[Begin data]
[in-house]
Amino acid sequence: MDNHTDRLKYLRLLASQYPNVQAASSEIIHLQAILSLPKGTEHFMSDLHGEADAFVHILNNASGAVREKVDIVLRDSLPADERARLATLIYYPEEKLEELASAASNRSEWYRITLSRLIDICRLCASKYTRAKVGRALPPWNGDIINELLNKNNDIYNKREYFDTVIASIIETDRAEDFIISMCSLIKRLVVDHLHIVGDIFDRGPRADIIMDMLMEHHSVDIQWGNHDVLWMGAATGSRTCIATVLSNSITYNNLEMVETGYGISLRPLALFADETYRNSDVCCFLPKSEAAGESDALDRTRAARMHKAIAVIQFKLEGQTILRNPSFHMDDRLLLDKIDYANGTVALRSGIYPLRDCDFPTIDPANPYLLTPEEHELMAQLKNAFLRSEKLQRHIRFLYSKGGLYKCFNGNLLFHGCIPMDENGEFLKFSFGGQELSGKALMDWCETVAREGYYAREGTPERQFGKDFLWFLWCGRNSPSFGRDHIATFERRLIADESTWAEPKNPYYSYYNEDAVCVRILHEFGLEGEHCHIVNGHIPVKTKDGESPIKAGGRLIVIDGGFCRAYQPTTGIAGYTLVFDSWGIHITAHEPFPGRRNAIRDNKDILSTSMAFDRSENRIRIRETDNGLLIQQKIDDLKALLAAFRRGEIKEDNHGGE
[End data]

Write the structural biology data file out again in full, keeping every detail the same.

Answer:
[in-house]
Amino acid sequence: MDNHTDRLKYLRLLASQYPNVQAASSEIIHLQAILSLPKGTEHFMSDLHGEADAFVHILNNASGAVREKVDIVLRDSLPADERARLATLIYYPEEKLEELASAASNRSEWYRITLSRLIDICRLCASKYTRAKVGRALPPWNGDIINELLNKNNDIYNKREYFDTVIASIIETDRAEDFIISMCSLIKRLVVDHLHIVGDIFDRGPRADIIMDMLMEHHSVDIQWGNHDVLWMGAATGSRTCIATVLSNSITYNNLEMVETGYGISLRPLALFADETYRNSDVCCFLPKSEAAGESDALDRTRAARMHKAIAVIQFKLEGQTILRNPSFHMDDRLLLDKIDYANGTVALRSGIYPLRDCDFPTIDPANPYLLTPEEHELMAQLKNAFLRSEKLQRHIRFLYSKGGLYKCFNGNLLFHGCIPMDENGEFLKFSFGGQELSGKALMDWCETVAREGYYAREGTPERQFGKDFLWFLWCGRNSPSFGRDHIATFERRLIADESTWAEPKNPYYSYYNEDAVCVRILHEFGLEGEHCHIVNGHIPVKTKDGESPIKAGGRLIVIDGGFCRAYQPTTGIAGYTLVFDSWGIHITAHEPFPGRRNAIRDNKDILSTSMAFDRSENRIRIRETDNGLLIQQKIDDLKALLAAFRRGEIKEDNHGGE